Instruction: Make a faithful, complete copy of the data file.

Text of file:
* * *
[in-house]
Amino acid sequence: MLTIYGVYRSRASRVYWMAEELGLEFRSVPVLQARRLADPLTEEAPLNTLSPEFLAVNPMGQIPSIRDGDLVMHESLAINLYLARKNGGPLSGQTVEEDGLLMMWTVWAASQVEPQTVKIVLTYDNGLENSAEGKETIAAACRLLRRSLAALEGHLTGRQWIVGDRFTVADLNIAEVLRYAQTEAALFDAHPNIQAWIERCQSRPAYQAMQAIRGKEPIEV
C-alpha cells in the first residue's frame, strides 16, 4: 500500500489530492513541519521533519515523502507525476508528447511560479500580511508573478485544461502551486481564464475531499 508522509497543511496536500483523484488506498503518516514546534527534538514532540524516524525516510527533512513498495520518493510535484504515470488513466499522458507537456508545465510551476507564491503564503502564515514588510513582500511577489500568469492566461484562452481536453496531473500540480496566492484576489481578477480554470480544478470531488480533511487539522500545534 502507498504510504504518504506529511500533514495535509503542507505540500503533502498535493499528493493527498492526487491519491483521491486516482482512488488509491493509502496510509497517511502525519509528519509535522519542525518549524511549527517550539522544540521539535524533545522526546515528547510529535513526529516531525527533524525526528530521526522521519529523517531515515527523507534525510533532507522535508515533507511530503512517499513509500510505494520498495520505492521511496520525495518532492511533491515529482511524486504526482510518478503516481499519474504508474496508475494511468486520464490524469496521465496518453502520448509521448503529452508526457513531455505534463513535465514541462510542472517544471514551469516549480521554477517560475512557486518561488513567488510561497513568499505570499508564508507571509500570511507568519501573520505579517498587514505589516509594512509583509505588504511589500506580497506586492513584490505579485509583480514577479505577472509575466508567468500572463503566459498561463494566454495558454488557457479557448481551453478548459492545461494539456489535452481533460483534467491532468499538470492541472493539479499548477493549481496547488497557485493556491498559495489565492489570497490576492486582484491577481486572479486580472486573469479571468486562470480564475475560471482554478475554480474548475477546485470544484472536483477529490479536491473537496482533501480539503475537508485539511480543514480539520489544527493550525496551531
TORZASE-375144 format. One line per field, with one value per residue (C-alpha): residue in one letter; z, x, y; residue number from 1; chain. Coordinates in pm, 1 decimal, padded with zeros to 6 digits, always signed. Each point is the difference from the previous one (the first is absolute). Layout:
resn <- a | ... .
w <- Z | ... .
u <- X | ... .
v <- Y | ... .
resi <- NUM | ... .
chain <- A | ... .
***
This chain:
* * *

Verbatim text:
[in-house]
Amino acid sequence: MLTIYGVYRSRASRVYWMAEELGLEFRSVPVLQARRLADPLTEEAPLNTLSPEFLAVNPMGQIPSIRDGDLVMHESLAINLYLARKNGGPLSGQTVEEDGLLMMWTVWAASQVEPQTVKIVLTYDNGLENSAEGKETIAAACRLLRRSLAALEGHLTGRQWIVGDRFTVADLNIAEVLRYAQTEAALFDAHPNIQAWIERCQSRPAYQAMQAIRGKEPIEV
C-alpha cells in the first residue's frame, strides 16, 4: 500500500489530492513541519521533519515523502507525476508528447511560479500580511508573478485544461502551486481564464475531499 508522509497543511496536500483523484488506498503518516514546534527534538514532540524516524525516510527533512513498495520518493510535484504515470488513466499522458507537456508545465510551476507564491503564503502564515514588510513582500511577489500568469492566461484562452481536453496531473500540480496566492484576489481578477480554470480544478470531488480533511487539522500545534 502507498504510504504518504506529511500533514495535509503542507505540500503533502498535493499528493493527498492526487491519491483521491486516482482512488488509491493509502496510509497517511502525519509528519509535522519542525518549524511549527517550539522544540521539535524533545522526546515528547510529535513526529516531525527533524525526528530521526522521519529523517531515515527523507534525510533532507522535508515533507511530503512517499513509500510505494520498495520505492521511496520525495518532492511533491515529482511524486504526482510518478503516481499519474504508474496508475494511468486520464490524469496521465496518453502520448509521448503529452508526457513531455505534463513535465514541462510542472517544471514551469516549480521554477517560475512557486518561488513567488510561497513568499505570499508564508507571509500570511507568519501573520505579517498587514505589516509594512509583509505588504511589500506580497506586492513584490505579485509583480514577479505577472509575466508567468500572463503566459498561463494566454495558454488557457479557448481551453478548459492545461494539456489535452481533460483534467491532468499538470492541472493539479499548477493549481496547488497557485493556491498559495489565492489570497490576492486582484491577481486572479486580472486573469479571468486562470480564475475560471482554478475554480474548475477546485470544484472536483477529490479536491473537496482533501480539503475537508485539511480543514480539520489544527493550525496551531
TORZASE-375144 format. One line per field, with one value per residue (C-alpha): residue in one letter; z, x, y; residue number from 1; chain. Coordinates in pm, 1 decimal, padded with zeros to 6 digits, always signed. Each point is the difference from the previous one (the first is absolute). Layout:
resn <- a | ... .
w <- Z | ... .
u <- X | ... .
v <- Y | ... .
resi <- NUM | ... .
chain <- A | ... .
***
This chain: